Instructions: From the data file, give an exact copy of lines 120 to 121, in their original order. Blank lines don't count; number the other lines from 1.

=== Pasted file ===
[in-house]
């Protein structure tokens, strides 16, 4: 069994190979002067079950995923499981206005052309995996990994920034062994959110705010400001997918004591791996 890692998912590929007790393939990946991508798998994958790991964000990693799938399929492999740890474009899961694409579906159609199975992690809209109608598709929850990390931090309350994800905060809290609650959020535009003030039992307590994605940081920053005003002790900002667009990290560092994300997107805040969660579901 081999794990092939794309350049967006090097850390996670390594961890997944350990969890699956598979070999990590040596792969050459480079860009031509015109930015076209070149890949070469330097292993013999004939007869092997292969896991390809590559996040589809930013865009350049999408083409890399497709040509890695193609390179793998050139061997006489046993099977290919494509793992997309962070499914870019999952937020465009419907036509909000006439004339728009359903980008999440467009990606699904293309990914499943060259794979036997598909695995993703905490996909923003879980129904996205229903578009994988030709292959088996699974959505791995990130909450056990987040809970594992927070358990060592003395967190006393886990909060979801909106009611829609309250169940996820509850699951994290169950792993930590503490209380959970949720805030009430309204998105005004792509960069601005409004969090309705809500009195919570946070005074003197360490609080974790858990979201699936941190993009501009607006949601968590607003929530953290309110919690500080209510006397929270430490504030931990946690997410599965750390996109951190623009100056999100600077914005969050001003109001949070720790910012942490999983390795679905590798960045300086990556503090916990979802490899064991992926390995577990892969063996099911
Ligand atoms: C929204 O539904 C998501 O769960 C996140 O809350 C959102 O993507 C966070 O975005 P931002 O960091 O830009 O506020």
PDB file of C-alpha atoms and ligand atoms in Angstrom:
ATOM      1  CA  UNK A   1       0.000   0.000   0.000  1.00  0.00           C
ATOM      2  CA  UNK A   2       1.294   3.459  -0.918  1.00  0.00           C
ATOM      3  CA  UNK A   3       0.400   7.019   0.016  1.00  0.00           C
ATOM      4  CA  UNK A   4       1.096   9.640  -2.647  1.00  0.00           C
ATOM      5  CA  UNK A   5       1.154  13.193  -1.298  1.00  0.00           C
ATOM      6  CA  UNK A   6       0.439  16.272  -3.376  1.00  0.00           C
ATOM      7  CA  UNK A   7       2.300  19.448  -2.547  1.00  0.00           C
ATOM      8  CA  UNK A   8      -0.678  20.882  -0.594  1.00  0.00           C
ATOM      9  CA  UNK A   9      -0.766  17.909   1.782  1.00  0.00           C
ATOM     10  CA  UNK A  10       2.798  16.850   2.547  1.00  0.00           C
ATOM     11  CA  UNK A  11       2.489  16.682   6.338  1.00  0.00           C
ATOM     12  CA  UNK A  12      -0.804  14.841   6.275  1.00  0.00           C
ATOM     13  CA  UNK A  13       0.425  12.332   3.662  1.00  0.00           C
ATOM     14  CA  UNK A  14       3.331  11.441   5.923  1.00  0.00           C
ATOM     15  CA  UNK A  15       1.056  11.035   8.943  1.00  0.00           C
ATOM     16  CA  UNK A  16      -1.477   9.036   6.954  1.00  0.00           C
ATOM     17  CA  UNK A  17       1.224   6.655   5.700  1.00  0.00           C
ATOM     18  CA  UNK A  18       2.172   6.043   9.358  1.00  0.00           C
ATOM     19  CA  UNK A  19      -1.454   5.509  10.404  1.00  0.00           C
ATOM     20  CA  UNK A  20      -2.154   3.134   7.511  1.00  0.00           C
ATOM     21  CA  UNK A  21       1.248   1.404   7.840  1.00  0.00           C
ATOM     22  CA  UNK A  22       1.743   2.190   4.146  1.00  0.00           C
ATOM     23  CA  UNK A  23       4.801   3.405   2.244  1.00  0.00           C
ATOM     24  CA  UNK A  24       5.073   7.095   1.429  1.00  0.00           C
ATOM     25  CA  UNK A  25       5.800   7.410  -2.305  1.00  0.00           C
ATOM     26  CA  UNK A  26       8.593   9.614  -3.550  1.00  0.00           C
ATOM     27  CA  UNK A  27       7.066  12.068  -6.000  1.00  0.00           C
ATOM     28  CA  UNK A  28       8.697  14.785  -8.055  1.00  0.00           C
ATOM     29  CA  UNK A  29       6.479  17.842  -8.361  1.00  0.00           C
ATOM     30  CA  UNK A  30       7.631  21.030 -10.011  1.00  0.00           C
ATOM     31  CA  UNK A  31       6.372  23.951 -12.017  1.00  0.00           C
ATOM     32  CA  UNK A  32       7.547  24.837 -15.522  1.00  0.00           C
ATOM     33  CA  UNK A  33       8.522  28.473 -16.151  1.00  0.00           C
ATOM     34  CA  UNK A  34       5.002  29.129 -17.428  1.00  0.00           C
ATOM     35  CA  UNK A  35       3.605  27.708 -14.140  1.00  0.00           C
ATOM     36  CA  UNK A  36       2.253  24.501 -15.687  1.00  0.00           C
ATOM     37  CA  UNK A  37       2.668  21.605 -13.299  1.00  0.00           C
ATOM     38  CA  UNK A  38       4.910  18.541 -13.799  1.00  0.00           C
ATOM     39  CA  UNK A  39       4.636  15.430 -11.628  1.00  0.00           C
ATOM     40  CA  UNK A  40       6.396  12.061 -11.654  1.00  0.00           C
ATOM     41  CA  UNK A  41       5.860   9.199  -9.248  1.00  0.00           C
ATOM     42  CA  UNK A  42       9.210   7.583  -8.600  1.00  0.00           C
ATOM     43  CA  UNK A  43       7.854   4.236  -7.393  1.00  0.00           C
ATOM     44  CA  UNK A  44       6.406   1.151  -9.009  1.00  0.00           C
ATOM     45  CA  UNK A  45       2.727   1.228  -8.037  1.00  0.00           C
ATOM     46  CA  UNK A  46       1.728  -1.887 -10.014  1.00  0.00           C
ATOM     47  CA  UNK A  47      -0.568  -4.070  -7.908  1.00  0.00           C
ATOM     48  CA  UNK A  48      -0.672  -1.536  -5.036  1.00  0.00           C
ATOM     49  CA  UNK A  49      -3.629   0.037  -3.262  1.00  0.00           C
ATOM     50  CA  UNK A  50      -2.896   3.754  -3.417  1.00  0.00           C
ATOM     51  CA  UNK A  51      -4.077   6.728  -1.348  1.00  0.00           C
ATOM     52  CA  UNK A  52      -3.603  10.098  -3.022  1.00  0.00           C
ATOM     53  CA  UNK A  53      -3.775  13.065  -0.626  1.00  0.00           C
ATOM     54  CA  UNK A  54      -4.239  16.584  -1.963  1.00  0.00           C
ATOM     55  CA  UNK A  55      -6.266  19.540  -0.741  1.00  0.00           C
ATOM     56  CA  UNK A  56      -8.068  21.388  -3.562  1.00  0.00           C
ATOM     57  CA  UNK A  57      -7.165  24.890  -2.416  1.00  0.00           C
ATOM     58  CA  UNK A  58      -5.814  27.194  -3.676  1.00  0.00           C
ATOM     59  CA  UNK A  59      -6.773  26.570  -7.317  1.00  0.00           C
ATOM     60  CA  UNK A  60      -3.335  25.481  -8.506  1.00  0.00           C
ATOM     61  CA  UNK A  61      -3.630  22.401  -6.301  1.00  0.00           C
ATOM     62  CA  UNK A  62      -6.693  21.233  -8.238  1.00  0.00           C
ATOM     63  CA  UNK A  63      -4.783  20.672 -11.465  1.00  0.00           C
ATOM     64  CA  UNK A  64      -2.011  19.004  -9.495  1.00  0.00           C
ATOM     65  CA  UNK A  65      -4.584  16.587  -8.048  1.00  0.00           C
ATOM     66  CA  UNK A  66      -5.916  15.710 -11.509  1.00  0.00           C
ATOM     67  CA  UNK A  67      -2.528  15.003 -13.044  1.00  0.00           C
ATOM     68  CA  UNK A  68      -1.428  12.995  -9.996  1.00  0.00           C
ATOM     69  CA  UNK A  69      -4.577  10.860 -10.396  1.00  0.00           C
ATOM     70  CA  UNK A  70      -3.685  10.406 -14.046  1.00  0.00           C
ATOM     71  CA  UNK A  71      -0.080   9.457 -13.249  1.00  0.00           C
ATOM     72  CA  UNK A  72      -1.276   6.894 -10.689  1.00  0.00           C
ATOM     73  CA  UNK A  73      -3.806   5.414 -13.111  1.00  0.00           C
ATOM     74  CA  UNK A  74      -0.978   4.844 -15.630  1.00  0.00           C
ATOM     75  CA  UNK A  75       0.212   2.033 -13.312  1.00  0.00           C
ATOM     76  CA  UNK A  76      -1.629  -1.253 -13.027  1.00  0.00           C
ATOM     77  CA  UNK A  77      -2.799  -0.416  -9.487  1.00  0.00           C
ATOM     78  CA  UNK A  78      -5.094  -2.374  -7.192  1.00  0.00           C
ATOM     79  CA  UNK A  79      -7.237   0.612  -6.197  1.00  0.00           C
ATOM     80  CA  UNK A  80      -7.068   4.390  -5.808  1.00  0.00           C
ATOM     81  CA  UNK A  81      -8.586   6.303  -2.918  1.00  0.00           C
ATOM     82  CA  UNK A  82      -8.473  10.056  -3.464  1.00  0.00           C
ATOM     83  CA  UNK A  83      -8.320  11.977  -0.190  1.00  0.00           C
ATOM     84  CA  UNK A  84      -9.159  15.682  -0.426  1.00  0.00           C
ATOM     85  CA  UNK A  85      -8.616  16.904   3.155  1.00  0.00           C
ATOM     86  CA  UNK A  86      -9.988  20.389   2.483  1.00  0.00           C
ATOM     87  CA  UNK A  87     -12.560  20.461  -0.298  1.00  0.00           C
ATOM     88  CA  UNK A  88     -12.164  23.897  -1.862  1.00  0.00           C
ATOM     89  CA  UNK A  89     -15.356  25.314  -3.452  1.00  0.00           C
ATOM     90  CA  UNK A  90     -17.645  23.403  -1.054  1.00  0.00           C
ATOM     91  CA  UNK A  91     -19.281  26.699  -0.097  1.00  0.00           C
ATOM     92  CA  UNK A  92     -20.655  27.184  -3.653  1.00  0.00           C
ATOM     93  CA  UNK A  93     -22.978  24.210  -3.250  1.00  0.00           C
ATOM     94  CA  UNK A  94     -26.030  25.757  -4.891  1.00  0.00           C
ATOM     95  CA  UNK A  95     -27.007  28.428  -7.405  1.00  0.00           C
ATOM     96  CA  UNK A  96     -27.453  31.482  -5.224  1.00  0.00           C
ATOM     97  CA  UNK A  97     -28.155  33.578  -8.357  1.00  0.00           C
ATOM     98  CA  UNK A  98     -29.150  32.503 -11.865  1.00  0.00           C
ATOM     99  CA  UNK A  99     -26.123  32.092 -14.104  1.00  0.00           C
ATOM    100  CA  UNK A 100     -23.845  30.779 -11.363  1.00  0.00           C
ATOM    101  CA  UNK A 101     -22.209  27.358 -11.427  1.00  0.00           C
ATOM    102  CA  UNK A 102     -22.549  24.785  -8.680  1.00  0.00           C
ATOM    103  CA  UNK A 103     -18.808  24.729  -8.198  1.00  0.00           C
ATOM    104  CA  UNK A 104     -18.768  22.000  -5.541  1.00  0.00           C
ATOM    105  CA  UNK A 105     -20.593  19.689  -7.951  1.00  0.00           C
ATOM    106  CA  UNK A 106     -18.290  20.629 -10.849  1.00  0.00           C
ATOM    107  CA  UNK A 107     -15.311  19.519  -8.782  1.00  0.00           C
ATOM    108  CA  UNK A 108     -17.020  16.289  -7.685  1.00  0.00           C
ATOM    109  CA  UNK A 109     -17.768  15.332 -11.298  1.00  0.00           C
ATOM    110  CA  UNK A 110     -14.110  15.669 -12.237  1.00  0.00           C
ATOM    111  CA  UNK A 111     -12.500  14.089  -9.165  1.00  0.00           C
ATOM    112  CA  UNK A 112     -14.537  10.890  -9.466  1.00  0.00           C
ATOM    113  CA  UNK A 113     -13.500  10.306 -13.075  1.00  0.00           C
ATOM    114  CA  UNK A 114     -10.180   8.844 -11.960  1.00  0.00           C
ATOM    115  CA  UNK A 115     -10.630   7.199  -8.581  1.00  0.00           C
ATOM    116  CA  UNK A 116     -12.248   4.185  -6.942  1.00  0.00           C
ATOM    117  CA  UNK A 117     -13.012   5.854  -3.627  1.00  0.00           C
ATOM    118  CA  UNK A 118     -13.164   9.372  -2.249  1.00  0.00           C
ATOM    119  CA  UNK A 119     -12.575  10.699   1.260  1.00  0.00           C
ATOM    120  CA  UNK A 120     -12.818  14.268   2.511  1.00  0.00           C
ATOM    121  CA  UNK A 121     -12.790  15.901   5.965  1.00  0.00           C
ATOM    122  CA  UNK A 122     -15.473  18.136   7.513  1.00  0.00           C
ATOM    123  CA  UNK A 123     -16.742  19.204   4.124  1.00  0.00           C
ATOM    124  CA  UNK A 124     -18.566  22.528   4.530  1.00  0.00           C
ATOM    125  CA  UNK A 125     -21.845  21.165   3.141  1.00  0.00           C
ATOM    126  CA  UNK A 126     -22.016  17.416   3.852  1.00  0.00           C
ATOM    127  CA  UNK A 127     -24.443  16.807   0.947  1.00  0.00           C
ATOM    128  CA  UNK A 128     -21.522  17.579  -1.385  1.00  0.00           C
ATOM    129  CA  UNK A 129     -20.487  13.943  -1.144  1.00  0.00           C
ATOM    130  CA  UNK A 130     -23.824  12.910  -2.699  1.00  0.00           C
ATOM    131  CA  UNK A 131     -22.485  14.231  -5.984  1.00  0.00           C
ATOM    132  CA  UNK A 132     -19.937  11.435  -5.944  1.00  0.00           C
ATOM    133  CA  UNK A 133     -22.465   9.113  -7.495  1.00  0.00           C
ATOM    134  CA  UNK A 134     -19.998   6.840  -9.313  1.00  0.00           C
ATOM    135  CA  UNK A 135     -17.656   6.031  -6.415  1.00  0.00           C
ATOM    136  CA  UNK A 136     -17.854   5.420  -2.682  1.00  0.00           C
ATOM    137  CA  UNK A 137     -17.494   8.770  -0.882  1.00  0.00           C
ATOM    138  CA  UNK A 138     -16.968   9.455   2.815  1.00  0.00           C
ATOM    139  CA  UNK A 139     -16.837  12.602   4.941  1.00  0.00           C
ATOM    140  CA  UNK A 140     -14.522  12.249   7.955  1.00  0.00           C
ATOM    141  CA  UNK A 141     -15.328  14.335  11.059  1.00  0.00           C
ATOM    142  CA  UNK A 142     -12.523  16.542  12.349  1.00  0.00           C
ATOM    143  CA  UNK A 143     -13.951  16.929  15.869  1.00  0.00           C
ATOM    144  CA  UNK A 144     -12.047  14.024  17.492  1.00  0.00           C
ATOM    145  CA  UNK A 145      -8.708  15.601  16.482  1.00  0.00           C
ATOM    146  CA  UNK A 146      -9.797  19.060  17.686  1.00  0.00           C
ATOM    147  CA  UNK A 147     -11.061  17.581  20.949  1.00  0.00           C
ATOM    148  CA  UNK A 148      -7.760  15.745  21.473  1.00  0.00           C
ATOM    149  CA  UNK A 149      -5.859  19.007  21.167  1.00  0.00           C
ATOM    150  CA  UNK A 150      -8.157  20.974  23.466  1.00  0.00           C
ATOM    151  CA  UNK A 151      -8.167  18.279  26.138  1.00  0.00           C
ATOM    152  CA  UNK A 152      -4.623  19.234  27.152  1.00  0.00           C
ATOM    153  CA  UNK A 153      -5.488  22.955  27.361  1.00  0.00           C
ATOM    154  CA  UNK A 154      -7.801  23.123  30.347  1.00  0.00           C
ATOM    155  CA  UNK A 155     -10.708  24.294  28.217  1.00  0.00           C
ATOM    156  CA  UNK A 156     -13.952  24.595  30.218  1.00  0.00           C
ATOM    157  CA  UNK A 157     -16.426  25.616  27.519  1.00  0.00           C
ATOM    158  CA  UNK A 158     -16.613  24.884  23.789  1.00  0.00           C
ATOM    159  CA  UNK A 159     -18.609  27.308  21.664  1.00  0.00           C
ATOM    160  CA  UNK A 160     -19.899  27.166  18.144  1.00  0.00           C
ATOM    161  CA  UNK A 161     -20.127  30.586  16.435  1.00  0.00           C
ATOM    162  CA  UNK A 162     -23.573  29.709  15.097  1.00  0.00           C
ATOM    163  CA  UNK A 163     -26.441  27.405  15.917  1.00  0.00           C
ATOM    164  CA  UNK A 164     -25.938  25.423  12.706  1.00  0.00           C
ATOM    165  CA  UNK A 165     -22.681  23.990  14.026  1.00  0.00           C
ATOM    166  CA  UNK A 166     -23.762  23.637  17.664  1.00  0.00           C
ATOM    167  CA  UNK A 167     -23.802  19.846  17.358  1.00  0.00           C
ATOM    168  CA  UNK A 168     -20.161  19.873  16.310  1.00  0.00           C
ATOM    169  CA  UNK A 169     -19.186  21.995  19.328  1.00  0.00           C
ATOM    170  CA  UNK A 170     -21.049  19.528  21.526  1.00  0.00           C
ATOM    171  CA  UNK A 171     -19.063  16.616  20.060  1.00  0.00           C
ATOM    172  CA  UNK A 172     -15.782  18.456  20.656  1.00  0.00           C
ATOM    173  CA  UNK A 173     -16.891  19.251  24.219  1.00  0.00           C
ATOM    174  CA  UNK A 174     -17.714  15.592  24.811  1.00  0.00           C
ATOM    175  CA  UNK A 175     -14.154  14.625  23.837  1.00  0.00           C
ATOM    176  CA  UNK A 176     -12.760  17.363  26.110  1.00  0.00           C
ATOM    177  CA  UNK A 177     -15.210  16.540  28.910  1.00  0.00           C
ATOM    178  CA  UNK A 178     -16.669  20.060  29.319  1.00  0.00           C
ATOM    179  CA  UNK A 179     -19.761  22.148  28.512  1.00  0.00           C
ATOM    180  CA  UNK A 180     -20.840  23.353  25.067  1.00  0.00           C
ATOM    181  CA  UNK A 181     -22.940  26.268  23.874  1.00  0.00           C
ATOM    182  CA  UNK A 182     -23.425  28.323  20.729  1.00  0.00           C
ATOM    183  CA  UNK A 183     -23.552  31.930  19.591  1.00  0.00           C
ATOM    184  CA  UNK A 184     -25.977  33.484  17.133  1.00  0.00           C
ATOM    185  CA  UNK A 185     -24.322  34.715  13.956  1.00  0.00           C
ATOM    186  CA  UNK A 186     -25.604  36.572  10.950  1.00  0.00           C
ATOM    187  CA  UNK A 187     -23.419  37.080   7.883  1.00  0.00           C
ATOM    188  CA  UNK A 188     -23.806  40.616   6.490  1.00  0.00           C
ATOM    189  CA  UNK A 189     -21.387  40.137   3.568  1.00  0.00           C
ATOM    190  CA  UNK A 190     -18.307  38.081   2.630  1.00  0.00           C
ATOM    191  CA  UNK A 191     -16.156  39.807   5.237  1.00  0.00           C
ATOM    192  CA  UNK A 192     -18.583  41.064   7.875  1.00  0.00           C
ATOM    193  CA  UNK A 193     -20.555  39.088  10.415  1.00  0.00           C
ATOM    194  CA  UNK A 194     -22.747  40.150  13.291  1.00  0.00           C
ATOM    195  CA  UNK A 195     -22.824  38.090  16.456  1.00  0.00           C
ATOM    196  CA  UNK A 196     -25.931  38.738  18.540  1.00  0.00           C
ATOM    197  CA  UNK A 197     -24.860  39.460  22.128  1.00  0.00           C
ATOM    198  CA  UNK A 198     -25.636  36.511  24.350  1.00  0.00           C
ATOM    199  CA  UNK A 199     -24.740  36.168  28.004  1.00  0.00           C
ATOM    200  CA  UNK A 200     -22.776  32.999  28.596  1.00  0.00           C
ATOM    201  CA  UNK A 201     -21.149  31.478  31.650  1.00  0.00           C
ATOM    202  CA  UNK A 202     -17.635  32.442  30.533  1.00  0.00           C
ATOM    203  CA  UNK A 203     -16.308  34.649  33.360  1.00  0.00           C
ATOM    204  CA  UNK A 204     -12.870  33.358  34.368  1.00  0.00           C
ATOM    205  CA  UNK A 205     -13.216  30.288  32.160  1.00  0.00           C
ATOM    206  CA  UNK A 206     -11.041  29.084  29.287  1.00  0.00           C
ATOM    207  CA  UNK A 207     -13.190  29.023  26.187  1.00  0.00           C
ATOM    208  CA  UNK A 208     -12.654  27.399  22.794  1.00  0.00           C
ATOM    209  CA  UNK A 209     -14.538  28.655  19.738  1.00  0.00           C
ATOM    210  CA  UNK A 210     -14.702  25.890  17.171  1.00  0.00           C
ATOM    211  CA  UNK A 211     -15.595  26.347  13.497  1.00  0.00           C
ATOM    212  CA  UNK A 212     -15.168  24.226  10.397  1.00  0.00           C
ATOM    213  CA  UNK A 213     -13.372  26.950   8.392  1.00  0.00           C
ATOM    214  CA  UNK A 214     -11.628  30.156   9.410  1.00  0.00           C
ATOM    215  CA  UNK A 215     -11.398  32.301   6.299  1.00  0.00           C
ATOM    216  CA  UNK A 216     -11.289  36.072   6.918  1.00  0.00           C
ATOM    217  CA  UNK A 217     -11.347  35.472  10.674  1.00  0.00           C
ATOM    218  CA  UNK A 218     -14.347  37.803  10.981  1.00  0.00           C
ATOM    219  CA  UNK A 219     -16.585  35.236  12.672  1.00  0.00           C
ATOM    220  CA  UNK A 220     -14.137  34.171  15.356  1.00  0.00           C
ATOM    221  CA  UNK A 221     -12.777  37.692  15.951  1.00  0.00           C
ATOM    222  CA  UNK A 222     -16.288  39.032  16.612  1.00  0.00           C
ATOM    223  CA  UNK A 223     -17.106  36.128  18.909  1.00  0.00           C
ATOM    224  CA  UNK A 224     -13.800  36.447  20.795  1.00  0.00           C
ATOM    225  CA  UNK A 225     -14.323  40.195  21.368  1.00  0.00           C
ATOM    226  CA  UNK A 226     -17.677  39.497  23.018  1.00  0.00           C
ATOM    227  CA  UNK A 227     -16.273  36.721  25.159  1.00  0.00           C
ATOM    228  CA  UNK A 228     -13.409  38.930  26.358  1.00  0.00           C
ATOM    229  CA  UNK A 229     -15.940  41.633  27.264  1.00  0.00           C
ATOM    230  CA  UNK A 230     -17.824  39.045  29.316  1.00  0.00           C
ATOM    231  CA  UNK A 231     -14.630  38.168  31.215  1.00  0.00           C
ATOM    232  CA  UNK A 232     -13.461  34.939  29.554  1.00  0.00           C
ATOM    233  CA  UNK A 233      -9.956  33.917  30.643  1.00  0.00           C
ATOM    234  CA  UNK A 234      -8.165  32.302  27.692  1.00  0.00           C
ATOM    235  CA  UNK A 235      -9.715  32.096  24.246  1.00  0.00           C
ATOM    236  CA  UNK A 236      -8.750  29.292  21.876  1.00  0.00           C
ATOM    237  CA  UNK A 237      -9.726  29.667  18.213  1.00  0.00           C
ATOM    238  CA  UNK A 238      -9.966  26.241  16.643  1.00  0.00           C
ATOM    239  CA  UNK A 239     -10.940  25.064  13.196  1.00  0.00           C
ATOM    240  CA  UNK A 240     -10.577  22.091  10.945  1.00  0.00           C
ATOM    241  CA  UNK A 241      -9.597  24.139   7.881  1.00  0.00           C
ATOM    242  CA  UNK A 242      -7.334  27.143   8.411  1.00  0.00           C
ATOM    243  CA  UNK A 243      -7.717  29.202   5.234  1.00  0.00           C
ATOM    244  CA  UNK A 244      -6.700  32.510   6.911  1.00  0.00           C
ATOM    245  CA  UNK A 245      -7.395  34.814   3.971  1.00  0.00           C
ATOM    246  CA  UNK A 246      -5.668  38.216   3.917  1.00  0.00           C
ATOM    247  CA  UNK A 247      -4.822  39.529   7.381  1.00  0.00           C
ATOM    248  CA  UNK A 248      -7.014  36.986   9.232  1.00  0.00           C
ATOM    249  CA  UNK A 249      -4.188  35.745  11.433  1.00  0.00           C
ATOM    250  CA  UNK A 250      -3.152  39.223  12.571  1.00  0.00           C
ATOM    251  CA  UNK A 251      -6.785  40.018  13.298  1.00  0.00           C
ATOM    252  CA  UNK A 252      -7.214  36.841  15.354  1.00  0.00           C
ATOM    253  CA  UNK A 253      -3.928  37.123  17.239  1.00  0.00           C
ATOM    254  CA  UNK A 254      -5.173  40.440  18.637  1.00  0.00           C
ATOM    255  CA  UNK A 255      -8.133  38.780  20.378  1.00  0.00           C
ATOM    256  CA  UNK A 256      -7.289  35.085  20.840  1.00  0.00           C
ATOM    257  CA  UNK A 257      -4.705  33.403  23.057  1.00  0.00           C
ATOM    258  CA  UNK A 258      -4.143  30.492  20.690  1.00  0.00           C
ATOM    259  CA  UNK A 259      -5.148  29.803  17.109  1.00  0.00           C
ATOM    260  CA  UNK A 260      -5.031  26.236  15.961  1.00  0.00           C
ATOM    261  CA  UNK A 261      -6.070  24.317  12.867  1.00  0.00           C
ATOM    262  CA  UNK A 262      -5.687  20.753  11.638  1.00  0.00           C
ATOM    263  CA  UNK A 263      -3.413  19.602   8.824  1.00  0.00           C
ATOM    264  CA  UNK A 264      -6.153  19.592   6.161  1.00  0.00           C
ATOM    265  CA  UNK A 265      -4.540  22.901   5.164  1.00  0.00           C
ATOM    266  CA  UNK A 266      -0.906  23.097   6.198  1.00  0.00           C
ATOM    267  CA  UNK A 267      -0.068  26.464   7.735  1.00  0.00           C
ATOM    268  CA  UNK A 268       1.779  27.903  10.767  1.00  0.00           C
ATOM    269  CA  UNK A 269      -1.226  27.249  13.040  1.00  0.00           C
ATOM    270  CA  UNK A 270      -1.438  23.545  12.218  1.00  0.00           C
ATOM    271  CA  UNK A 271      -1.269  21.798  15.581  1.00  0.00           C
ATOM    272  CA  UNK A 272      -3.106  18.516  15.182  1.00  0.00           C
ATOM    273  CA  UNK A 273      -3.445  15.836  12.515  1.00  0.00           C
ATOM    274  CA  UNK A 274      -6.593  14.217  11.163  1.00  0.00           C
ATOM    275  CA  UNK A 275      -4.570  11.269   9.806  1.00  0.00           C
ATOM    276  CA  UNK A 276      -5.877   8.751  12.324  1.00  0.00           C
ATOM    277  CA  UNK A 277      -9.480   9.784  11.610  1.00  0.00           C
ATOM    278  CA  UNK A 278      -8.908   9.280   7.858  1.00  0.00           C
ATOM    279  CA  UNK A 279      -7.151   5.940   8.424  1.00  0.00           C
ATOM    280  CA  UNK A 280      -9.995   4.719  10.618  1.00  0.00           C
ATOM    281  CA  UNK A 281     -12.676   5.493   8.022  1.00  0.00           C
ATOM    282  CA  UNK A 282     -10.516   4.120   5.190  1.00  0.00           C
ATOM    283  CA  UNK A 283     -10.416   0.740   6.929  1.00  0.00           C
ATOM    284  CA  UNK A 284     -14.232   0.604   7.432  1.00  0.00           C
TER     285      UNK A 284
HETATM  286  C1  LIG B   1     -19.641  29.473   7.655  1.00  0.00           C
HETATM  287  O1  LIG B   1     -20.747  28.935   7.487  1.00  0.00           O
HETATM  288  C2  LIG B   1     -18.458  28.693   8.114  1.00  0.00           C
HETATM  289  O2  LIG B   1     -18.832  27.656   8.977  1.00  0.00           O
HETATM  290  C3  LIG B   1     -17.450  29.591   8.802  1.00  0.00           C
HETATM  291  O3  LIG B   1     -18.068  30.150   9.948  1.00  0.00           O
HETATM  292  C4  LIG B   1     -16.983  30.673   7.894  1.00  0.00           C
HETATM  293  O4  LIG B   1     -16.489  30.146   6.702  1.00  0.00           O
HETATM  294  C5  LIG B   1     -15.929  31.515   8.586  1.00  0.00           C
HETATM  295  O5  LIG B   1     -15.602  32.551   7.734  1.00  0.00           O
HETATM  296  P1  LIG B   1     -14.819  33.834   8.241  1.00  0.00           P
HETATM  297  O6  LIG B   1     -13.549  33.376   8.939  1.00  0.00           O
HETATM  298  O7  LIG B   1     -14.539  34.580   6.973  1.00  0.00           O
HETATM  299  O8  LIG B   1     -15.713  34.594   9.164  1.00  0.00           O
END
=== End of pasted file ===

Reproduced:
ATOM    116  CA  UNK A 116     -12.248   4.185  -6.942  1.00  0.00           C
ATOM    117  CA  UNK A 117     -13.012   5.854  -3.627  1.00  0.00           C